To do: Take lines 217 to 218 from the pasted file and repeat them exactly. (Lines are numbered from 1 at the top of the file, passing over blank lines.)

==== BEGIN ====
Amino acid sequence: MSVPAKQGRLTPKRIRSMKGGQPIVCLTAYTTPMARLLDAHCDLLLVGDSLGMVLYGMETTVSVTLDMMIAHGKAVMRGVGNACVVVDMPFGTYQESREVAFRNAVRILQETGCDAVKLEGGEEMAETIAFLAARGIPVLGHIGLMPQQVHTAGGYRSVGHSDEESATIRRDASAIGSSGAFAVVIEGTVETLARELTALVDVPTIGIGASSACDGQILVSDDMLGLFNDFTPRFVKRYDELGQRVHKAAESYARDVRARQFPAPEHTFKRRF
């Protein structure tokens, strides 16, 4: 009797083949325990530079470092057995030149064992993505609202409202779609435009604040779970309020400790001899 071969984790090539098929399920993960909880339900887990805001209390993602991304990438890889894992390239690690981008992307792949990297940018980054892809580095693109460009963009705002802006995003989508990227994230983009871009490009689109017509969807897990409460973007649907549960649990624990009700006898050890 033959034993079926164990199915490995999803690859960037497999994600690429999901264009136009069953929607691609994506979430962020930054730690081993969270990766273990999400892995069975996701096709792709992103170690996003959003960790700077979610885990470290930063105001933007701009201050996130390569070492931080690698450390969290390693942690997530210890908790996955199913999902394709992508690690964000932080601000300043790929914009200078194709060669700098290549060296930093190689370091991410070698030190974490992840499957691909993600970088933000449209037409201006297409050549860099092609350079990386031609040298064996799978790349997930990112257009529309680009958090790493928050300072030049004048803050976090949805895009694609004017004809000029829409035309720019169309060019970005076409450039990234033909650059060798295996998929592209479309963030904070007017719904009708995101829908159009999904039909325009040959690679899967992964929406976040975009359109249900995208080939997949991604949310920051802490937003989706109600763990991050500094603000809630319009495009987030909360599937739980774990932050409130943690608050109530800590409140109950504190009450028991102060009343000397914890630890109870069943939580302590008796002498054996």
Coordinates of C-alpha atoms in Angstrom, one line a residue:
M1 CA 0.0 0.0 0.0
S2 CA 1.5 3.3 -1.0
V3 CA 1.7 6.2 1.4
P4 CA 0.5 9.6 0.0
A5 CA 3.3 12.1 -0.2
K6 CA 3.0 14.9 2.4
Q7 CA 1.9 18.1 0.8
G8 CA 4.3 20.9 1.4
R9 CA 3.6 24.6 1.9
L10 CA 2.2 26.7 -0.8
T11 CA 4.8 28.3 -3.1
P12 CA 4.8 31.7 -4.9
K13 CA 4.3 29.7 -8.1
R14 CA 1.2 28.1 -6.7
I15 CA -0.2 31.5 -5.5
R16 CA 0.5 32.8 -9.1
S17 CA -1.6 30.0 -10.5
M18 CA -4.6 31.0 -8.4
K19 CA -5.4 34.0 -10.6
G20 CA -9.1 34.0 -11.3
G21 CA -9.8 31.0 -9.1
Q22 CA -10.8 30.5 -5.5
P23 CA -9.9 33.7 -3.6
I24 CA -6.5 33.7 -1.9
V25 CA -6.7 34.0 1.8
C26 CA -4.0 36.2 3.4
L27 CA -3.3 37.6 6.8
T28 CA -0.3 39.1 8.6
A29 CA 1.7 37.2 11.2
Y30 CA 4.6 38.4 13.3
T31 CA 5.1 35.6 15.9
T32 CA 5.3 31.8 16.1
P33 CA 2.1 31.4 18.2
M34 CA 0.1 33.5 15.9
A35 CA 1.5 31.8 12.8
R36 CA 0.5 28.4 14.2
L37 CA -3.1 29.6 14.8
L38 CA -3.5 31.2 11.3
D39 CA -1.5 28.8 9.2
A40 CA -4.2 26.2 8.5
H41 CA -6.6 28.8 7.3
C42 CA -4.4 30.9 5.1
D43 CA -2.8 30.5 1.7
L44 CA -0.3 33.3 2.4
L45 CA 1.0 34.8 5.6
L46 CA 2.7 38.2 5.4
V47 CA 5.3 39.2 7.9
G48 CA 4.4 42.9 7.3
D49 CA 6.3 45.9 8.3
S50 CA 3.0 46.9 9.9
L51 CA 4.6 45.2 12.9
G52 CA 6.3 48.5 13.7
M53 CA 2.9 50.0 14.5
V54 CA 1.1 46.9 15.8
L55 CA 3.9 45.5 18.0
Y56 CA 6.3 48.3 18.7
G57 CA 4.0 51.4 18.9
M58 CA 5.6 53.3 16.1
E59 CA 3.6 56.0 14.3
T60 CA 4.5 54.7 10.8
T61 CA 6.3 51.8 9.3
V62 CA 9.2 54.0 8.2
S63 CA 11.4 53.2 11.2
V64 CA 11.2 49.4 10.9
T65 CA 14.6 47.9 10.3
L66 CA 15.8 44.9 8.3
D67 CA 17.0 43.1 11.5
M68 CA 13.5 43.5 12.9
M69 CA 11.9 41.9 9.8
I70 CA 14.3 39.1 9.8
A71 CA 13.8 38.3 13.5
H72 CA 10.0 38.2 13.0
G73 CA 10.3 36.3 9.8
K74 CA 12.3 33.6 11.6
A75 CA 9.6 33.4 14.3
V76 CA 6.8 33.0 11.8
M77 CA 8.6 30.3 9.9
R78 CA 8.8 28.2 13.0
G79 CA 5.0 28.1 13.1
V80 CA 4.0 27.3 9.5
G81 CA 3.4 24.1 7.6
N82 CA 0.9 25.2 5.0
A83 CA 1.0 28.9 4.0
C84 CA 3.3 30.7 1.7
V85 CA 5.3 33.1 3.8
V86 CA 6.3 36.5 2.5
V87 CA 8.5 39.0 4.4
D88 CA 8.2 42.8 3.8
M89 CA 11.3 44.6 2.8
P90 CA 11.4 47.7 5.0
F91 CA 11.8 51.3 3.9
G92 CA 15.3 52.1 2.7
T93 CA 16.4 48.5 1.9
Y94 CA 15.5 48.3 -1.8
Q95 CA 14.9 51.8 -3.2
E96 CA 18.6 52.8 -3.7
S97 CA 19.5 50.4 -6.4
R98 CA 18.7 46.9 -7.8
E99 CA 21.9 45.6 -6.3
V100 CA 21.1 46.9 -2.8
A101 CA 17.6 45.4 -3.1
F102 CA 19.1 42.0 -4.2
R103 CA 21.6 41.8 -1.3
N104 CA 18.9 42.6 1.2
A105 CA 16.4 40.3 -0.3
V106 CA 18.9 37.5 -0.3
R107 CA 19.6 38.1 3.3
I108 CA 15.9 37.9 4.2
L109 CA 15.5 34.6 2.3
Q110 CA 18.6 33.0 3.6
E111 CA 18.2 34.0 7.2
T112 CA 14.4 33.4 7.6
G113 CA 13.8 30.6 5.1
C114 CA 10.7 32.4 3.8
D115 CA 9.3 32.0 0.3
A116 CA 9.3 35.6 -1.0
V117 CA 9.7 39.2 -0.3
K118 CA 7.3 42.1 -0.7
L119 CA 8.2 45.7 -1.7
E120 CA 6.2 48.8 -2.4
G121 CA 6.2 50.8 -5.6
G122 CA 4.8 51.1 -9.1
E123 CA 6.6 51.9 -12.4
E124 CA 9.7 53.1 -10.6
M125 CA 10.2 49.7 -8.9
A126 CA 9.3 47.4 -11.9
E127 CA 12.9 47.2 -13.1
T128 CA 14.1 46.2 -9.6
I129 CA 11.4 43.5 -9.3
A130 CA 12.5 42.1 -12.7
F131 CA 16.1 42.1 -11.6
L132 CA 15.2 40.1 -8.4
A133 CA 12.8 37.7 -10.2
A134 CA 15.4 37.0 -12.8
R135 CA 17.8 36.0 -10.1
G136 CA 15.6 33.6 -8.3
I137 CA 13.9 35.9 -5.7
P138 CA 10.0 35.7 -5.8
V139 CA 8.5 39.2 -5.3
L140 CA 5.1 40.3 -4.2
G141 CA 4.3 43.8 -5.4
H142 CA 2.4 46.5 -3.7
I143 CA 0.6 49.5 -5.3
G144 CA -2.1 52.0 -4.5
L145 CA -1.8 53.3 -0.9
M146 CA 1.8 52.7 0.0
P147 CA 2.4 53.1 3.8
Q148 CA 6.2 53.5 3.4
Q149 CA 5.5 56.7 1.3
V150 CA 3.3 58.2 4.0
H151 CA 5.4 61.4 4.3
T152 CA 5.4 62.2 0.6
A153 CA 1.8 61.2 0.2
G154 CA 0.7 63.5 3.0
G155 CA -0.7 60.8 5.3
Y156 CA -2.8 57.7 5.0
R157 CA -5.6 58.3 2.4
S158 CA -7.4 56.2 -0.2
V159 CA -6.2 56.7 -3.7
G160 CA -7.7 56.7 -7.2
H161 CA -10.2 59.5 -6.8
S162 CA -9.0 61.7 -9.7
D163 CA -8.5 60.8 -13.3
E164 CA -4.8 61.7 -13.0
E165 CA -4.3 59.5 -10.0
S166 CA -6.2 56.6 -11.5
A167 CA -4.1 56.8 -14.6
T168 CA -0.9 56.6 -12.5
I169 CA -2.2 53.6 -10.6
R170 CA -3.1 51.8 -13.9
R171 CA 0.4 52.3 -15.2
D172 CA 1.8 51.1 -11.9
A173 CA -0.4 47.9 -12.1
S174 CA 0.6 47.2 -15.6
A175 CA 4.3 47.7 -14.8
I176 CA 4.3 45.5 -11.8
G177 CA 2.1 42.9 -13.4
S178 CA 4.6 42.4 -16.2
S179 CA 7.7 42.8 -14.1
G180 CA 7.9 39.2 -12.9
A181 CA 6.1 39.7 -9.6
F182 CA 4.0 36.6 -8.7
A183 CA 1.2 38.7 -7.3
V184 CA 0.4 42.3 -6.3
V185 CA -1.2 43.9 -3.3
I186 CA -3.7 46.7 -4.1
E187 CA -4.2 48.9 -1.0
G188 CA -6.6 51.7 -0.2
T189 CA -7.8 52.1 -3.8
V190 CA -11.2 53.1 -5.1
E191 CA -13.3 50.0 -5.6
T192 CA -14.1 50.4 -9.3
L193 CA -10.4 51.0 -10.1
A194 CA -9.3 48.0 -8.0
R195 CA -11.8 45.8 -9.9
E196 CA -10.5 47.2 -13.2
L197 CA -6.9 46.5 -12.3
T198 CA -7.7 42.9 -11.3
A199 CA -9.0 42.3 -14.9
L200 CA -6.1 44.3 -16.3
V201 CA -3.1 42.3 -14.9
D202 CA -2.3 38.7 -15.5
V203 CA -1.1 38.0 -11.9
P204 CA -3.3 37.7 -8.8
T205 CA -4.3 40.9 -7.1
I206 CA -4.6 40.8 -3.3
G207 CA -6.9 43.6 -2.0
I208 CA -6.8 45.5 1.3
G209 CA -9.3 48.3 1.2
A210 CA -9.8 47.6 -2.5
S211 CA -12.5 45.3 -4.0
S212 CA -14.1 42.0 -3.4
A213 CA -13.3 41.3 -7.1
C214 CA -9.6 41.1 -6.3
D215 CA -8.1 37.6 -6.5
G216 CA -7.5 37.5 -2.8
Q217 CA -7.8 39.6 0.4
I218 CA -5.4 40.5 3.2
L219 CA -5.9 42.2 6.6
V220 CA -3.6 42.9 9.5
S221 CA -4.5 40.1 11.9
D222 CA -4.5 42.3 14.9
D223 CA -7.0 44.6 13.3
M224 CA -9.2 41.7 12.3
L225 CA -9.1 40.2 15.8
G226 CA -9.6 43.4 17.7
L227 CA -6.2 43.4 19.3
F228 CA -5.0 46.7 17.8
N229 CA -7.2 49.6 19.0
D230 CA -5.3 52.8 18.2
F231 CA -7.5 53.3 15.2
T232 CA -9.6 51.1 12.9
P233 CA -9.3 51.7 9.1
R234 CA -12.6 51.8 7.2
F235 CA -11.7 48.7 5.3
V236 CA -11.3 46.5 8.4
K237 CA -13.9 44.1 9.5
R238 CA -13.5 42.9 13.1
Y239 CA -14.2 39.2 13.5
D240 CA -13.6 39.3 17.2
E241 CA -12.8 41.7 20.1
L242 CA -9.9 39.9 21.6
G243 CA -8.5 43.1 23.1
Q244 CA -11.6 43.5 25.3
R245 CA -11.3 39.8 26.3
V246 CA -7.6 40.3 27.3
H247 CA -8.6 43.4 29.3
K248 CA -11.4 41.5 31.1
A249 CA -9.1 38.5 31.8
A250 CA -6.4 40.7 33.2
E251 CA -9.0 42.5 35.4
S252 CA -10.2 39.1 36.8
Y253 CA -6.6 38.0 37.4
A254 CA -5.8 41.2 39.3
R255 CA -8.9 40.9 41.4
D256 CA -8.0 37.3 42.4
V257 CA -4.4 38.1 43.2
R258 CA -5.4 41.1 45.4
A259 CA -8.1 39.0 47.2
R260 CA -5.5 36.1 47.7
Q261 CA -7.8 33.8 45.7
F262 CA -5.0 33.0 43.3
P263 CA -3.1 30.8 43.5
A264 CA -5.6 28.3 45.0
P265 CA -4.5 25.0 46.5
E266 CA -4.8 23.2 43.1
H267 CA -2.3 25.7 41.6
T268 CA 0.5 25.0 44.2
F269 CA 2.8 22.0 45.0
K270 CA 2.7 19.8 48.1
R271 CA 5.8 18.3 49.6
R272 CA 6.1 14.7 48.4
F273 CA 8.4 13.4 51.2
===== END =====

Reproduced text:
C214 CA -9.6 41.1 -6.3
D215 CA -8.1 37.6 -6.5